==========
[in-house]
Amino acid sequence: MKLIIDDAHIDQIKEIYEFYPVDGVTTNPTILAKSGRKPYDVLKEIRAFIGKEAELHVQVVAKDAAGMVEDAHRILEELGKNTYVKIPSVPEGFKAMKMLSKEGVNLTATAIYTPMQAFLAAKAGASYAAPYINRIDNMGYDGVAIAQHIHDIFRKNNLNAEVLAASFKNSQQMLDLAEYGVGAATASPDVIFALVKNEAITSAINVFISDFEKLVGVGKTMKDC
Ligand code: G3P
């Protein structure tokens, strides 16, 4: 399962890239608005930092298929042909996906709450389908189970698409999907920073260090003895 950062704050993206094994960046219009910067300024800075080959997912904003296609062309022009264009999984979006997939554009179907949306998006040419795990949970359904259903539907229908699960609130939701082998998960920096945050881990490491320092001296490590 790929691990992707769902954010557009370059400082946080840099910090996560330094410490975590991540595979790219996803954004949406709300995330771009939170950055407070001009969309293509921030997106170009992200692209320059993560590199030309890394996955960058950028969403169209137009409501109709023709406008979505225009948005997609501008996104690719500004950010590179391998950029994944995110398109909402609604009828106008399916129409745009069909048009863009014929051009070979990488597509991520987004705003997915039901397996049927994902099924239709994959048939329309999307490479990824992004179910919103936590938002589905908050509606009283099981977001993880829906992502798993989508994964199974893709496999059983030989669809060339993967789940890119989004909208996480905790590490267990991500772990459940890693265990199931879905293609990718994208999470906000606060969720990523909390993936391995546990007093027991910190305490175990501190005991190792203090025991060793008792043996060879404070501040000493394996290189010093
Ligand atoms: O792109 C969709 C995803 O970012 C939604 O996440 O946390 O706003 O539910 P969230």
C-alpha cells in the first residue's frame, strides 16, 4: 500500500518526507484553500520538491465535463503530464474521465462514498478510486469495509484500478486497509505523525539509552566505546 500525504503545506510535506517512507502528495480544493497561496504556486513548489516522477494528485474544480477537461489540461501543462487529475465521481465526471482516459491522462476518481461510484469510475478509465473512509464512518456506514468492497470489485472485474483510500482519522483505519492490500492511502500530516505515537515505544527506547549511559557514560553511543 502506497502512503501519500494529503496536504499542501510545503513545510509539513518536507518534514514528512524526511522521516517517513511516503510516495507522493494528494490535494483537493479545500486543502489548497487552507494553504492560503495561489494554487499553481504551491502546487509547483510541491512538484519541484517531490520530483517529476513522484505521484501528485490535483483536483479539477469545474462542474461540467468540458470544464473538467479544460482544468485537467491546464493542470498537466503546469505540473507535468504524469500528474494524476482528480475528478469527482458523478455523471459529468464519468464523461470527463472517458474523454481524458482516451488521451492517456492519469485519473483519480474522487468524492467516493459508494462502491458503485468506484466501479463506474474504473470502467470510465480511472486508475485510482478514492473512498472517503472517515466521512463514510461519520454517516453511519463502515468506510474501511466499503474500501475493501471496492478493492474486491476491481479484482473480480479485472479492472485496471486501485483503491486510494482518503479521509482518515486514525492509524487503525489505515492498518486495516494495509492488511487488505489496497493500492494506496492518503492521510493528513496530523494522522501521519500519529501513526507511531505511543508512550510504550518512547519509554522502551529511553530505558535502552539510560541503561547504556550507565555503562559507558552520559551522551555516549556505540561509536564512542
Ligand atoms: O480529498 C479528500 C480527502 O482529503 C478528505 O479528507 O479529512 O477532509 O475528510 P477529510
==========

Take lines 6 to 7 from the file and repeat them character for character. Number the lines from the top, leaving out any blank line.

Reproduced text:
C-alpha cells in the first residue's frame, strides 16, 4: 500500500518526507484553500520538491465535463503530464474521465462514498478510486469495509484500478486497509505523525539509552566505546 500525504503545506510535506517512507502528495480544493497561496504556486513548489516522477494528485474544480477537461489540461501543462487529475465521481465526471482516459491522462476518481461510484469510475478509465473512509464512518456506514468492497470489485472485474483510500482519522483505519492490500492511502500530516505515537515505544527506547549511559557514560553511543 502506497502512503501519500494529503496536504499542501510545503513545510509539513518536507518534514514528512524526511522521516517517513511516503510516495507522493494528494490535494483537493479545500486543502489548497487552507494553504492560503495561489494554487499553481504551491502546487509547483510541491512538484519541484517531490520530483517529476513522484505521484501528485490535483483536483479539477469545474462542474461540467468540458470544464473538467479544460482544468485537467491546464493542470498537466503546469505540473507535468504524469500528474494524476482528480475528478469527482458523478455523471459529468464519468464523461470527463472517458474523454481524458482516451488521451492517456492519469485519473483519480474522487468524492467516493459508494462502491458503485468506484466501479463506474474504473470502467470510465480511472486508475485510482478514492473512498472517503472517515466521512463514510461519520454517516453511519463502515468506510474501511466499503474500501475493501471496492478493492474486491476491481479484482473480480479485472479492472485496471486501485483503491486510494482518503479521509482518515486514525492509524487503525489505515492498518486495516494495509492488511487488505489496497493500492494506496492518503492521510493528513496530523494522522501521519500519529501513526507511531505511543508512550510504550518512547519509554522502551529511553530505558535502552539510560541503561547504556550507565555503562559507558552520559551522551555516549556505540561509536564512542
Ligand atoms: O480529498 C479528500 C480527502 O482529503 C478528505 O479528507 O479529512 O477532509 O475528510 P477529510